I read about it in the paper, in the subway, on my way to work. I read it, and I couldn't believeit, and I read it again.
Then perhaps I just stared at it, at the newsprint spelling out his name,spelling out the story. I stared at it in the swinging lights of the subway car, and in the facesand bodies of the people, and in my own face, trapped in the darkness which roaredoutside.It was not to be believed and I kept telling myself that, as I walked from the subway stationto the high school. And at the same time I couldn't doubt it.
I was scared, scared for Sonny.He became real to me again. A great block of ice got settled in my belly and kept meltingthere slowly all day long, while I taught my classes algebra. It was a special kind of ice. Itkept melting, sending trickles of ice water all up and down my veins, but it never got less.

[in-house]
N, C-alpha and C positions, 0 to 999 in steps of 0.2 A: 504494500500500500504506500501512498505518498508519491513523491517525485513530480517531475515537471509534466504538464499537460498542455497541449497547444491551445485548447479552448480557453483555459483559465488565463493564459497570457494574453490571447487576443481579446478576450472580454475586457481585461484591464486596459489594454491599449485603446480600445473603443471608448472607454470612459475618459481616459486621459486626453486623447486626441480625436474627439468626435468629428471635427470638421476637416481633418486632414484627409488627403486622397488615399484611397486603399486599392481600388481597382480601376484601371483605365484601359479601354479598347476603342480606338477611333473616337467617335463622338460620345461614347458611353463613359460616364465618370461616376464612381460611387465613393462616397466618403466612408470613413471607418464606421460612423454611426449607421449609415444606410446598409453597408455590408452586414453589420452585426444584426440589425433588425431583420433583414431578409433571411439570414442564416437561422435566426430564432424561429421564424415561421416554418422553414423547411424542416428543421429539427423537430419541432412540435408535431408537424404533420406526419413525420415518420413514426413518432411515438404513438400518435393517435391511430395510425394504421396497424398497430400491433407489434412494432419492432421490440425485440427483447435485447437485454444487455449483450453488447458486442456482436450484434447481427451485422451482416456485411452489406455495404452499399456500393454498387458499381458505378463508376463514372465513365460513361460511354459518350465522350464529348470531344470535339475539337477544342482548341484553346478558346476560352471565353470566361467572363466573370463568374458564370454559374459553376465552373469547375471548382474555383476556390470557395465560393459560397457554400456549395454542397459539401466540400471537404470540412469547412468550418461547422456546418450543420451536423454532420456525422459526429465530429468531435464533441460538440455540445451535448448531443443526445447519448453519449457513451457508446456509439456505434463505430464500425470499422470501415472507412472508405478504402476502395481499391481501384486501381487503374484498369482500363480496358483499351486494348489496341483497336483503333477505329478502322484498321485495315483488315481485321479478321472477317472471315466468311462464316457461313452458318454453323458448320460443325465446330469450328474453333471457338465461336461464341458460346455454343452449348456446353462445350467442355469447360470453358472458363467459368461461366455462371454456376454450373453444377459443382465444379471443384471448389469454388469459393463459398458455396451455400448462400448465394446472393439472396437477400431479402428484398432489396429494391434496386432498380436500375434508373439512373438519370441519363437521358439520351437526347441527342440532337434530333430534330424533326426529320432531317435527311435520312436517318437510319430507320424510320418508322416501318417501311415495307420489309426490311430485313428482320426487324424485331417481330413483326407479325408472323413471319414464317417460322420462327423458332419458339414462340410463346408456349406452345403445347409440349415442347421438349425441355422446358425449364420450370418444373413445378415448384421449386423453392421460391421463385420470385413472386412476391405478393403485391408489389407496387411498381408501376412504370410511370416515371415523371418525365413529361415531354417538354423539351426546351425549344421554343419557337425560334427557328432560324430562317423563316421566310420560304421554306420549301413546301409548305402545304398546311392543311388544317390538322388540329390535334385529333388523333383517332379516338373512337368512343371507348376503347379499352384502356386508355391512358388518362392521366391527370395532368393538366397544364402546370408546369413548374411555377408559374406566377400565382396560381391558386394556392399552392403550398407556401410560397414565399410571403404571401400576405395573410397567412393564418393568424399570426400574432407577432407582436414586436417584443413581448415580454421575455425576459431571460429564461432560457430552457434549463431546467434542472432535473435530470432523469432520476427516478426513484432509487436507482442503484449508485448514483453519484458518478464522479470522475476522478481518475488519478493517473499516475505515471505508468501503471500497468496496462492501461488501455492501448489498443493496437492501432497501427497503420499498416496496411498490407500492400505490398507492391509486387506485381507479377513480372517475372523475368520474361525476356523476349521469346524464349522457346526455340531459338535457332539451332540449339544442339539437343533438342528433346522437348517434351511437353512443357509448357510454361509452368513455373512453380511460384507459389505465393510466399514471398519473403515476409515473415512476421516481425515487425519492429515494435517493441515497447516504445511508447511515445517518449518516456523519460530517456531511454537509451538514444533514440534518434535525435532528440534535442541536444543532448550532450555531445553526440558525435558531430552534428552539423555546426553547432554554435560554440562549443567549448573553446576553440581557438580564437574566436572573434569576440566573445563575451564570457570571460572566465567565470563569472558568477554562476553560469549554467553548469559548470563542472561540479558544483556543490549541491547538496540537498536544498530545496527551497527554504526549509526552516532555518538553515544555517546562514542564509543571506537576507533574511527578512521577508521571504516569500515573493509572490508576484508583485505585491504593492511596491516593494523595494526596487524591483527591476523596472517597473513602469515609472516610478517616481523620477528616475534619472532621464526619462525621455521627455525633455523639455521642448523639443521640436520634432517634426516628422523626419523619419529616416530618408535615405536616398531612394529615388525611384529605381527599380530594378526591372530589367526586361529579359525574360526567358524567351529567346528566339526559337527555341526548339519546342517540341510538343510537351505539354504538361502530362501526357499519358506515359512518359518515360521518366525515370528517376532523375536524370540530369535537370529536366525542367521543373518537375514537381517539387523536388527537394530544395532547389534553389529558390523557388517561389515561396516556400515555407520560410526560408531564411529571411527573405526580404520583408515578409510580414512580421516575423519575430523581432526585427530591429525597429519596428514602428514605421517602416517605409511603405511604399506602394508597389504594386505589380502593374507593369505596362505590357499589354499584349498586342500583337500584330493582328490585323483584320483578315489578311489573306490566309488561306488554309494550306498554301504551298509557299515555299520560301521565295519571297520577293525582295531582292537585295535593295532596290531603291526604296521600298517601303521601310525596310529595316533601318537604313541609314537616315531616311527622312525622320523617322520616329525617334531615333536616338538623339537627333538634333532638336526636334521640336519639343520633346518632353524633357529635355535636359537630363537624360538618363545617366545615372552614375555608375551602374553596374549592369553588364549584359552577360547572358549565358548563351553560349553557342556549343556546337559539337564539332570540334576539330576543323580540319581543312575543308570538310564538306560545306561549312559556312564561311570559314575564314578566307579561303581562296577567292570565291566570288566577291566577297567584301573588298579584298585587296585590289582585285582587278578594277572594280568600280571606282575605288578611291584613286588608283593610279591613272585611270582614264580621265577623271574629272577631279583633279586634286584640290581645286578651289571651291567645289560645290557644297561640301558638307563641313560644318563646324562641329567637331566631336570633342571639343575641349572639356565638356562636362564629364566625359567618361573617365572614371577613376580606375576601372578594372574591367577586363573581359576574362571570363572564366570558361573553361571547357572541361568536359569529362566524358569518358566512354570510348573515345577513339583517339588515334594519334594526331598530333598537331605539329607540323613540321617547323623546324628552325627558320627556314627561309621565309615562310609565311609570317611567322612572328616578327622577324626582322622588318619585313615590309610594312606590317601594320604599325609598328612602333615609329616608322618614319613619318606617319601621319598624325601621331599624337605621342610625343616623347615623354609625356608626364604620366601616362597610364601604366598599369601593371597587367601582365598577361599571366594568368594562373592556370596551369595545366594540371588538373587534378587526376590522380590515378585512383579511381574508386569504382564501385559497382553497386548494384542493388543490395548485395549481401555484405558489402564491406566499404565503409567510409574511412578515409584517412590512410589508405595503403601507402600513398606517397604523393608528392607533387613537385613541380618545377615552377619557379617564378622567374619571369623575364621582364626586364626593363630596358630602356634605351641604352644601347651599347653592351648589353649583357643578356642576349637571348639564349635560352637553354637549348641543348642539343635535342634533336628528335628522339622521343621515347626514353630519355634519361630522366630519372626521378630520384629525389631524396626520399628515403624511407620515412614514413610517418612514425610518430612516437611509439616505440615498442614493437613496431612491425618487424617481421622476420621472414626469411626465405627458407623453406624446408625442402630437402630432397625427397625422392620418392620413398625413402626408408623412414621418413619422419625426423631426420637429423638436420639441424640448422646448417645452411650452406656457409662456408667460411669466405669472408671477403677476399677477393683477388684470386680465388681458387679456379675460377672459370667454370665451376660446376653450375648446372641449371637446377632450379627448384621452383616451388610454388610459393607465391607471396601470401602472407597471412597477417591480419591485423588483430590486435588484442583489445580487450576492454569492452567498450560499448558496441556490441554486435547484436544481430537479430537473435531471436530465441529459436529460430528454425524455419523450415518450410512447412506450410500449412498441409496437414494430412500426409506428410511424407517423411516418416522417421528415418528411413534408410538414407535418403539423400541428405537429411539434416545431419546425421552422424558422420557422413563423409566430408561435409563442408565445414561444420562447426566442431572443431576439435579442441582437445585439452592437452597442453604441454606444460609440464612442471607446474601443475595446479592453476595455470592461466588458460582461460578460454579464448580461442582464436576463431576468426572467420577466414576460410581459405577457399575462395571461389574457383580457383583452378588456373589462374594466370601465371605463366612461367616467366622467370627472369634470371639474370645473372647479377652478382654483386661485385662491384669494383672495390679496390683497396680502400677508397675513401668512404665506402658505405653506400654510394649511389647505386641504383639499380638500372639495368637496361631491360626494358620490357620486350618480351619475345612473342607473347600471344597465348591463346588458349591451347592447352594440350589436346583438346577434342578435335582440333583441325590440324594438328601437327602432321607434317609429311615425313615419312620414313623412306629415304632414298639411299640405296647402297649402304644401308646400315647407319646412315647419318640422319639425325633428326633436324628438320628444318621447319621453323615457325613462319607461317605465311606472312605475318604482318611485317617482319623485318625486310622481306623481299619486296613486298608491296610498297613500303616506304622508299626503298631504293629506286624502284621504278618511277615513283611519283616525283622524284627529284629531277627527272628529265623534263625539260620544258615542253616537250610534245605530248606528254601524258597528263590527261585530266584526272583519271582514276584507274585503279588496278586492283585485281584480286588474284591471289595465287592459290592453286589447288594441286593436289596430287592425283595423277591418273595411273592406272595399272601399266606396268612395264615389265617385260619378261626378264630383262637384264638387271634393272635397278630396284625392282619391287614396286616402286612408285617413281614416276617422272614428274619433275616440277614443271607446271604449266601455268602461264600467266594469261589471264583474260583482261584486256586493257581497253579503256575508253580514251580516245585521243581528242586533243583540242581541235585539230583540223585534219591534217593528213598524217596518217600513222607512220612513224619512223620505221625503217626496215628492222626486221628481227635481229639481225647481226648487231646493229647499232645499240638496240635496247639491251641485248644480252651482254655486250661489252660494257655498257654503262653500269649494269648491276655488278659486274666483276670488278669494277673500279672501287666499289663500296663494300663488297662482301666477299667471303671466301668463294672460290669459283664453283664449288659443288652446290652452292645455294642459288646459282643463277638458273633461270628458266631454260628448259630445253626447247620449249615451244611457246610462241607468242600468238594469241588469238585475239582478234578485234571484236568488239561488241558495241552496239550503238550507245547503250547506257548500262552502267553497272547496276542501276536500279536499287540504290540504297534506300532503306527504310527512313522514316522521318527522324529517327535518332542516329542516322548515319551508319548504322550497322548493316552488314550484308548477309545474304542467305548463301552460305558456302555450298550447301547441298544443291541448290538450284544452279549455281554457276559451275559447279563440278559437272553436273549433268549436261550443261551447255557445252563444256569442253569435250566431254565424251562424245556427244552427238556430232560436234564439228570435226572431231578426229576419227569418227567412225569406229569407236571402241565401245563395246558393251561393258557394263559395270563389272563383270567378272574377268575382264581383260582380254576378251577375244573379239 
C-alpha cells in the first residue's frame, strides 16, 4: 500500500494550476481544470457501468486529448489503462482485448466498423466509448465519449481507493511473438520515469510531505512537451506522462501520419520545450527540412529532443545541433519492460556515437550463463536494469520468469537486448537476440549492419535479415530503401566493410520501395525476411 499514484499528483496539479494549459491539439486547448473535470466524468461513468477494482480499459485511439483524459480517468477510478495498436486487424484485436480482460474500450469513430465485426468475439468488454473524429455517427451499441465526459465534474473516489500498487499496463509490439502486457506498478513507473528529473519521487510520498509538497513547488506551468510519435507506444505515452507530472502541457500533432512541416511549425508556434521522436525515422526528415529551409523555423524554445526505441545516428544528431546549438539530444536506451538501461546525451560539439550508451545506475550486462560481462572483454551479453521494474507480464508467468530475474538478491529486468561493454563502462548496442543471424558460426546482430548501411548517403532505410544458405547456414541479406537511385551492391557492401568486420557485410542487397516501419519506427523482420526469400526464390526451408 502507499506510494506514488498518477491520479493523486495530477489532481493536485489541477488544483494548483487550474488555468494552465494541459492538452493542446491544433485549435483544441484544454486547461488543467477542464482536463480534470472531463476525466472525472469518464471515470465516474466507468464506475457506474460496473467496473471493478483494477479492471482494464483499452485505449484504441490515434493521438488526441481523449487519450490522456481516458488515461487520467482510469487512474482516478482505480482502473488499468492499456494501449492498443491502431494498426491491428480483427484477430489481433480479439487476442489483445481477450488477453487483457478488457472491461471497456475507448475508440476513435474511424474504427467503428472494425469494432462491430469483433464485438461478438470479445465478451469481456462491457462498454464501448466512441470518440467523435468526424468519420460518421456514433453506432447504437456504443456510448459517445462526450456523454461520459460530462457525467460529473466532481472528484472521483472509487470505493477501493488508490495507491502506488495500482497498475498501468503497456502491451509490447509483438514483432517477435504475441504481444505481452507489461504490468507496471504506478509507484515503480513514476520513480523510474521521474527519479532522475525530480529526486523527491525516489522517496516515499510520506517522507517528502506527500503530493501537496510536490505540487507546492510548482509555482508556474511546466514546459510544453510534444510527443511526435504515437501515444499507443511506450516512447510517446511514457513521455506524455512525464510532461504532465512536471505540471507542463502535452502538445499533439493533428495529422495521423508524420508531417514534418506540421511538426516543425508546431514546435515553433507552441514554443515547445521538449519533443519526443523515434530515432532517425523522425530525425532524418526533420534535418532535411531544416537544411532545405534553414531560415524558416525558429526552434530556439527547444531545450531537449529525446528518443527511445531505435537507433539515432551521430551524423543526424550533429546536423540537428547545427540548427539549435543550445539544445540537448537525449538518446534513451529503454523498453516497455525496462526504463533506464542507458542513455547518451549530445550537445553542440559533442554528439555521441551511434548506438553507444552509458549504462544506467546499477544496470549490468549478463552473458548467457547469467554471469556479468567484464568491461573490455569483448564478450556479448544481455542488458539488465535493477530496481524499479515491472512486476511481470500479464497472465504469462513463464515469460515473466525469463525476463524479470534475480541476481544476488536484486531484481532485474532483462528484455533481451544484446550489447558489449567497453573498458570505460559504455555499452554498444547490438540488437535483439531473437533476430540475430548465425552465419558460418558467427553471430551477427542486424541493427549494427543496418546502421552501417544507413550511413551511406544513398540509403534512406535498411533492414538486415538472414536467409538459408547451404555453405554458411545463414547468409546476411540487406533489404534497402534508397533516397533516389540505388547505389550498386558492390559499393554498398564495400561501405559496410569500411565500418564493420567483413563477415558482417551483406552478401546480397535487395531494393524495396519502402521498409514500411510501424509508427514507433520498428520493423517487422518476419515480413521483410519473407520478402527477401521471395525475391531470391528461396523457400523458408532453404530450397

Sometimes it hardened and seemed to expand until I felt my guts were going to comespilling out or that I was going to choke or scream. This would always be at a moment when Iwas remembering some specific thing Sonny had once said or done.When he was about as old as the boys in my classes his face had been bright and open,there was a lot of copper in it; and he'd had wonderfully direct brown eyes, and greatgentleness and privacy. I wondered what he looked like now. He had been picked up, theevening before, in a raid on an apartment down-town, for peddling and using heroin.I couldn't believe it: but what I mean by that is that I couldn't find any room for it anywhereinside me. I had kept it outside me for a long time.
I hadn't wanted to know. I had hadsuspicions, but I didn't name them, I kept putting them away. I told myself that Sonny waswild, but he wasn't crazy. And he'd always been a good boy, he hadn't ever turned hard orevil or disrespectful, the way kids can, so quick, so quick, especially in Harlem.
I didn't wantto believe that I'd ever see my brother going down, coming to nothing, all that light in hisface gone out, in the condition I'd.